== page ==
- 3 eggs
- 1 cup oil
- ½ cup milk
- 1 cup sugar
- ½ teaspoon vanilla
- 2 teaspoons cinnamon
- 1 ½ teaspoons baking powder
- ½ teaspoon salt
- ½ teaspoon baking soda
- 2 cups of flour
- 1 box of instant vanilla pudding (or choose your favorite flavor)
- 1 Cup nuts (optional)
- 1 Cup raisins (optional)
Grease two large loaf pans with butter. Dust the pans with sugar instead of flour.
Pour the batter evenly into the two pans. Sprinkle the top with a cinnamon and sugar mixture made up of ½ cup sugar and 1 ½ teaspoons of cinnamon.
Bake for 1 hour or until the bread comes away from the side and a toothpick stuck in the center comes out clean.
Note: If you run out of friends to share the starter with you can freeze the bags of starter. Make sure that you label them with what it is and the date you put it in the freezer. Frozen starter will take at least 3 hours to thaw at room temperature.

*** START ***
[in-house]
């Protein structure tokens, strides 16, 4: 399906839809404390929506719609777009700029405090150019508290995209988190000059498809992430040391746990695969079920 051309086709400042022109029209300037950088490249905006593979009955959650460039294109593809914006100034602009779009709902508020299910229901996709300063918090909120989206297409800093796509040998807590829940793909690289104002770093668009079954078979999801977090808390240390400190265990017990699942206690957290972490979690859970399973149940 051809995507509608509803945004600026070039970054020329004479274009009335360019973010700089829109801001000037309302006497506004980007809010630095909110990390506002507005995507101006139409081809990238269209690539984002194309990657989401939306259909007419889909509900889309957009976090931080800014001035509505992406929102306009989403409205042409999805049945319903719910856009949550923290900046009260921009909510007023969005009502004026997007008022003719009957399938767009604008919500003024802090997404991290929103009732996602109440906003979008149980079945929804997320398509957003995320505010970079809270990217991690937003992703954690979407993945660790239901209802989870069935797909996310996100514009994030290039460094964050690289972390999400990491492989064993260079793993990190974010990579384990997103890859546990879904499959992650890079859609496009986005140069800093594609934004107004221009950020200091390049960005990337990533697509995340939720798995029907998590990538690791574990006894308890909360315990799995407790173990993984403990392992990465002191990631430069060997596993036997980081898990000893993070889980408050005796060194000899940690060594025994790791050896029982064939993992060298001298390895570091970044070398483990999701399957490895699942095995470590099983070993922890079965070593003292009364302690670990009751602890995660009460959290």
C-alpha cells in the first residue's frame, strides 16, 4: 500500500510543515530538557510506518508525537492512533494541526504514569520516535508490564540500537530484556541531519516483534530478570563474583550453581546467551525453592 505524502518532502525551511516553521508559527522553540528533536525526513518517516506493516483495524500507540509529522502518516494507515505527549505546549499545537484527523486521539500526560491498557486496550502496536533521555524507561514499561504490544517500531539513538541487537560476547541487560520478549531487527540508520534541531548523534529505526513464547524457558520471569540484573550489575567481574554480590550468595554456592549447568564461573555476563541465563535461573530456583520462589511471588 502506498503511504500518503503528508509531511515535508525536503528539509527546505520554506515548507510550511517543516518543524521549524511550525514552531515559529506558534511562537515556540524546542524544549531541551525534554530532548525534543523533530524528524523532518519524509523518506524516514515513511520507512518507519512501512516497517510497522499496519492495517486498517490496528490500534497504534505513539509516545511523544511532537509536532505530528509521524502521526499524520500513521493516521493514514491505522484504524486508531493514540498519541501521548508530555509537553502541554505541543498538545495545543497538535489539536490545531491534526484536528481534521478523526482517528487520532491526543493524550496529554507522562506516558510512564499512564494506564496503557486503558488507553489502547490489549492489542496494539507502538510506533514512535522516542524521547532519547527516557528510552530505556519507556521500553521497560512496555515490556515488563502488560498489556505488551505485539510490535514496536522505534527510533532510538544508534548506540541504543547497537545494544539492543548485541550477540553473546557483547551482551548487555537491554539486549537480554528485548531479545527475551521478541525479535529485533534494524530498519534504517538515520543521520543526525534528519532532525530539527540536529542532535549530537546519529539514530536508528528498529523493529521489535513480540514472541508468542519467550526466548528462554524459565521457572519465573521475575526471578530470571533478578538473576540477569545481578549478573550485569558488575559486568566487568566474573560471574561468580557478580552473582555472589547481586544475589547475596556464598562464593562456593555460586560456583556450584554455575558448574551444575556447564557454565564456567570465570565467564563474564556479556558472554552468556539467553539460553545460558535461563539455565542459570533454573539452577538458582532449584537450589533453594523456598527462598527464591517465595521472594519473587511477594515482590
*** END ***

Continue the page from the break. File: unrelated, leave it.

If at any time you want to delay starting a new cycle you can put the starter in the refrigerator.
August 20th, 2012 by admin
For busy parents, trying to squeeze in a date night can end up being a chore, never mind trying to plan one. Fortunately these timesaving iPhone applications have done your homework for you, so you can put the fun back in date night with none of the usual stress. With recommendations on everything from wine to wonton soup, you can book your sitter, capture a fun photo, and even hail a cab, all with the touch of a button.
Sitter Sorter – Before you can plan your date night, you have to secure your sitter. Sitter Sorter lets you store all of your babysitter’s contact information and request a sitter from the palm of your hand. Your sitters can respond to your request for childcare and you can book your preferred available sitter by clicking a button to send a scheduling confirmation to her.